The spirit of Leonidas was back in town on Saturday, when I went to see Portuguesa at home to Vasco da Gama of Rio. At best the city's fourth team, Portuguesa's stadium is pleasantly rickety, constructed in the mid-50s but seeming older. It was nowhere near full, with an attendance of less than 5,000. After winning promotion last year, this was Portuguesa's first home game of the Brazilian Championship, but their tiny support was comfortably outnumbered by the travelling contingent from Rio. And it was the away fans who had most to shout about - not just because their team won 1-0, but because the goal was one of those to be remembered for years to come.

The progress down the flank of Vasco right back Fagner appeared to have been stopped when he was tackled, but he was quickly on his feet, making space and sending in a cross. Its trajectory took it behind centre forward Alecsandro, who took off with his back to goal, Leonidas-style, swung a boot and connected with a bicycle kick that flew into the far top corner.

In all my years in the press box I cannot recall a goal getting me out of my seat quicker and with more urgency. It was not just the beauty of the strike. It was also the nudge being given to history. Alecsandro was jumping, spinning, stretching and scoring in footsteps left by giants.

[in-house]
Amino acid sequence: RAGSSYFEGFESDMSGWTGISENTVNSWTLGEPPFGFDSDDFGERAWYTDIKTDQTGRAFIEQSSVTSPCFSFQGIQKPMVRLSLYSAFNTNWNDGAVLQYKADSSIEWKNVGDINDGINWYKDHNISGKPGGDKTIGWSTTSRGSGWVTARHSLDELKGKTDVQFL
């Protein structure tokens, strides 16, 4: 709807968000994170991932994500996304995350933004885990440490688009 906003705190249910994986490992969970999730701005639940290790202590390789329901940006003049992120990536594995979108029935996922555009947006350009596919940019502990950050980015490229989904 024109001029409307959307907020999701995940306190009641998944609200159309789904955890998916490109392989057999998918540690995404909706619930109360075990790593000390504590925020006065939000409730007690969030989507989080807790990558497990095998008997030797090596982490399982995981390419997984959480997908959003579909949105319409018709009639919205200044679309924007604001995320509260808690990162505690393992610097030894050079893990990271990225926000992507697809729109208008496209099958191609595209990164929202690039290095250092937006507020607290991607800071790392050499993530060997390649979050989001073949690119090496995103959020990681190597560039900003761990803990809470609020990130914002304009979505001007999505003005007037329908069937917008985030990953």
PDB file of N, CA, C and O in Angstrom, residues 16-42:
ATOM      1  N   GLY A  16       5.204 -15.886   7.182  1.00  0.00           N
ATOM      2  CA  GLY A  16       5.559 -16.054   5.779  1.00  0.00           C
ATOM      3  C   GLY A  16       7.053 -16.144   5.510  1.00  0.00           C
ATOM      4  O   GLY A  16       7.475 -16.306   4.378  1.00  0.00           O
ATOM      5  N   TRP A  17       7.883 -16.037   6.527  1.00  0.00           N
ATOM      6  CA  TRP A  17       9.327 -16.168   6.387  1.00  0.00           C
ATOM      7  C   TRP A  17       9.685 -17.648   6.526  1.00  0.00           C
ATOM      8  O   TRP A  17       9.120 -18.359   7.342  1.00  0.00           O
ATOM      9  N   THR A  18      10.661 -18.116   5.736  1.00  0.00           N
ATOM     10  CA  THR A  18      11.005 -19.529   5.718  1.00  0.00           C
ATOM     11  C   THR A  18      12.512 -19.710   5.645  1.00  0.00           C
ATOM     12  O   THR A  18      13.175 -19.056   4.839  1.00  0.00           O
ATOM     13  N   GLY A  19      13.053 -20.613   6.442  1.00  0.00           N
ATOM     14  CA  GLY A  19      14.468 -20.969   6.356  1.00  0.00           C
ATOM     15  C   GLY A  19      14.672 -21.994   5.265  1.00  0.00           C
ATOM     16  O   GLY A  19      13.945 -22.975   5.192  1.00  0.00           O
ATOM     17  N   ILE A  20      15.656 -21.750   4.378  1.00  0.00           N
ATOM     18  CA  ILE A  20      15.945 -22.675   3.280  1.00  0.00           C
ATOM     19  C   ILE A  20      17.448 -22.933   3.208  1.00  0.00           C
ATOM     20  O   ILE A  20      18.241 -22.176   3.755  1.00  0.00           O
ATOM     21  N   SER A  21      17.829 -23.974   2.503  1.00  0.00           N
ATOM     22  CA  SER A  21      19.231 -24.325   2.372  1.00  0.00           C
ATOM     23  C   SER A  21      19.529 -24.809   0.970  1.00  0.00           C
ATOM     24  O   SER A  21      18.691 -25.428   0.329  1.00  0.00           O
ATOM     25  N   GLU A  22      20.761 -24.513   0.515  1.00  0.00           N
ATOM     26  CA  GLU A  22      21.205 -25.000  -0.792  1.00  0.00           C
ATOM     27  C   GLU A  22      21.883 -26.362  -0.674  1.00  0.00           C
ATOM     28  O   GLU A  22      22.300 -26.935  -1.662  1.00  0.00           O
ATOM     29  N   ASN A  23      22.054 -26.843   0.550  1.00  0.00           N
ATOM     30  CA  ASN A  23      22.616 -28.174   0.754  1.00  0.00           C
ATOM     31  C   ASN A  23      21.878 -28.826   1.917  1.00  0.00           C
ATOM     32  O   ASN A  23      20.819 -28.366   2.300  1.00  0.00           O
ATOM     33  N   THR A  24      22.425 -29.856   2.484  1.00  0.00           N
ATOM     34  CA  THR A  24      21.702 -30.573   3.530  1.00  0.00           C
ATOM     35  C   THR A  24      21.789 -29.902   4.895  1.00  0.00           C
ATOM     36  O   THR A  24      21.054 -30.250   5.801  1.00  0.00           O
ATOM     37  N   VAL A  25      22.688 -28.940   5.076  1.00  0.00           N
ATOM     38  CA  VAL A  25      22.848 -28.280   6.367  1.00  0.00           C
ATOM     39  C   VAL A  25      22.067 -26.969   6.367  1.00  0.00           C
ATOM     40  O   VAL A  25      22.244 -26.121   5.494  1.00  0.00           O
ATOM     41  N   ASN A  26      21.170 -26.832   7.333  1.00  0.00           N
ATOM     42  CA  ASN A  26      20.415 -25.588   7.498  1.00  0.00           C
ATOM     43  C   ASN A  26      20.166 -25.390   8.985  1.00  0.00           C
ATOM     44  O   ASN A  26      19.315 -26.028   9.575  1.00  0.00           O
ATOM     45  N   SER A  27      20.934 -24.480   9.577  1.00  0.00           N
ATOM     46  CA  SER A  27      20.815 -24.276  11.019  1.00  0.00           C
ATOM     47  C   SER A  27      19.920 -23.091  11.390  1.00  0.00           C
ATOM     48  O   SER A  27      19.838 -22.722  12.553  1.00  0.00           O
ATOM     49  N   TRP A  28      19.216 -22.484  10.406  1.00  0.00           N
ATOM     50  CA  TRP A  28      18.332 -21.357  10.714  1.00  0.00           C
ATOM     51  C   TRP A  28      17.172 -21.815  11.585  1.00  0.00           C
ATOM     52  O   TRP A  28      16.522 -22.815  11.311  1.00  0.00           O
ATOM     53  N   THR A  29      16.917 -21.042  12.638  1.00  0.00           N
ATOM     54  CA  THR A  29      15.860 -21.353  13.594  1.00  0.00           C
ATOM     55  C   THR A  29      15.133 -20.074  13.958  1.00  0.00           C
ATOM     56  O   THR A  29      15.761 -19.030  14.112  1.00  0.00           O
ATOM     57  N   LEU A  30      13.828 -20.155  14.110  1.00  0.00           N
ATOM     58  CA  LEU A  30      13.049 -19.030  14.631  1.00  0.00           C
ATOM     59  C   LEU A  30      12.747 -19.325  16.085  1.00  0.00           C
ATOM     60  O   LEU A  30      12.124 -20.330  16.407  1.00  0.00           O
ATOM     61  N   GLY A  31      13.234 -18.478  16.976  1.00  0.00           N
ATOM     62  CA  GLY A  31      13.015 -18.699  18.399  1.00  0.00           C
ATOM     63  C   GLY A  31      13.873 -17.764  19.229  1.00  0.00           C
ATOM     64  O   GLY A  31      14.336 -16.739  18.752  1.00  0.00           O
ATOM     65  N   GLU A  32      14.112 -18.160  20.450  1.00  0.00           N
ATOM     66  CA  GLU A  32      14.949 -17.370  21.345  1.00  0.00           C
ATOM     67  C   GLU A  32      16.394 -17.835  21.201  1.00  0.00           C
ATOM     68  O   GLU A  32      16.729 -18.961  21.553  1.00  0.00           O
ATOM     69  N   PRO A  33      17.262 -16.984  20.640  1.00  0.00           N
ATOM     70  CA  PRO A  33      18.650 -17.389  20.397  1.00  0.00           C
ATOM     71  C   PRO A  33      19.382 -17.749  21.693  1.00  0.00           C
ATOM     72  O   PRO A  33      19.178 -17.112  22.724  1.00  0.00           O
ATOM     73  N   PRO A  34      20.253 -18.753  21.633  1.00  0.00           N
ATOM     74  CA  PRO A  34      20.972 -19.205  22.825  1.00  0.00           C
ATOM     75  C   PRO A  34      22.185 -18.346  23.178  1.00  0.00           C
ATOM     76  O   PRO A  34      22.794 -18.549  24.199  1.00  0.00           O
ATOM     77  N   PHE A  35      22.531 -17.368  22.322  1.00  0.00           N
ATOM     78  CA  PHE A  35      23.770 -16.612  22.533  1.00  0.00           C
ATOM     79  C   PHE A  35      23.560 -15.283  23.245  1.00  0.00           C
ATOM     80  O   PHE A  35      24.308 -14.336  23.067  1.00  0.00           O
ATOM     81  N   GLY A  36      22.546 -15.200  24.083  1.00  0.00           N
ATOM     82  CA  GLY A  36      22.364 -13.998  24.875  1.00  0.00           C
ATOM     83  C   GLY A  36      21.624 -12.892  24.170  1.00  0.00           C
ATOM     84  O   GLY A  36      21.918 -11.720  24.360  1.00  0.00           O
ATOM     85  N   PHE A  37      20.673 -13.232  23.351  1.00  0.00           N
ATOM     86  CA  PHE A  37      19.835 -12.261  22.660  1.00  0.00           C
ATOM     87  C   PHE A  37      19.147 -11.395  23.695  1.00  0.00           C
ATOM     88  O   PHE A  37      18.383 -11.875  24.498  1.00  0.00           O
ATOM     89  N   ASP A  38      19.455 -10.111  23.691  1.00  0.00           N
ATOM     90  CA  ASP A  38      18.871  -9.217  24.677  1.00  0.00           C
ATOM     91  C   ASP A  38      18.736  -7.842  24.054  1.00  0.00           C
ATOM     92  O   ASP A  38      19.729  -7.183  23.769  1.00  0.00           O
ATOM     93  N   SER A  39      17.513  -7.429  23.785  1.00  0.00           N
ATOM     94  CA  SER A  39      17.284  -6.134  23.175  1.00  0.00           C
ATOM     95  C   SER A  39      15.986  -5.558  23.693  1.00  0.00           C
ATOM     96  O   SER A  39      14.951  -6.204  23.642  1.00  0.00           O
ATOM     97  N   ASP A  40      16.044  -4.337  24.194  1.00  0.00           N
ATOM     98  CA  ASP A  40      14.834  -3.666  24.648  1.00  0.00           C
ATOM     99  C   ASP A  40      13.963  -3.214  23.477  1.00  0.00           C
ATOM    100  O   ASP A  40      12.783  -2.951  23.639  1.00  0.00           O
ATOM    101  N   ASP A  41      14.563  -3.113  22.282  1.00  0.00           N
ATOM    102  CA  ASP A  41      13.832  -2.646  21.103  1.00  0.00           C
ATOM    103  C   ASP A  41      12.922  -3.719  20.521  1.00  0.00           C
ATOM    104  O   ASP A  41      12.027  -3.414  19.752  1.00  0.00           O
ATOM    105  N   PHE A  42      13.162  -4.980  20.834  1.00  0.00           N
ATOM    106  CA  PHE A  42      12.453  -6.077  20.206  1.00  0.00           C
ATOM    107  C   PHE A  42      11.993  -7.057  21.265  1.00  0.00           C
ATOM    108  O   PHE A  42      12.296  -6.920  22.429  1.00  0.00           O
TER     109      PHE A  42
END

I'm always happy to receive your questions on South American football - email me at and I'll pick out a couple for next week.
From last week's postbag:

Do you think Universidad de Chile will be able to hang onto their star players or will Marcelo Diaz Charles Aranguiz and Angelo Henriquez be playing their club football in Europe this coming season? Claudio Murgas

I think financial realities will dictate that players will be sold. But remember that they have continued to do well after losing three key players in the January transfer window. I don't think anyone expected them to replace star striker Eduardo Vargas with such ease, especially as centre forward Gustavo Canales went as well. Junior Fernandes has done well, 17-year-old Henriquez has been a sensation and even if he goes, the Peruvian Raul Riudiaz looks full of goals.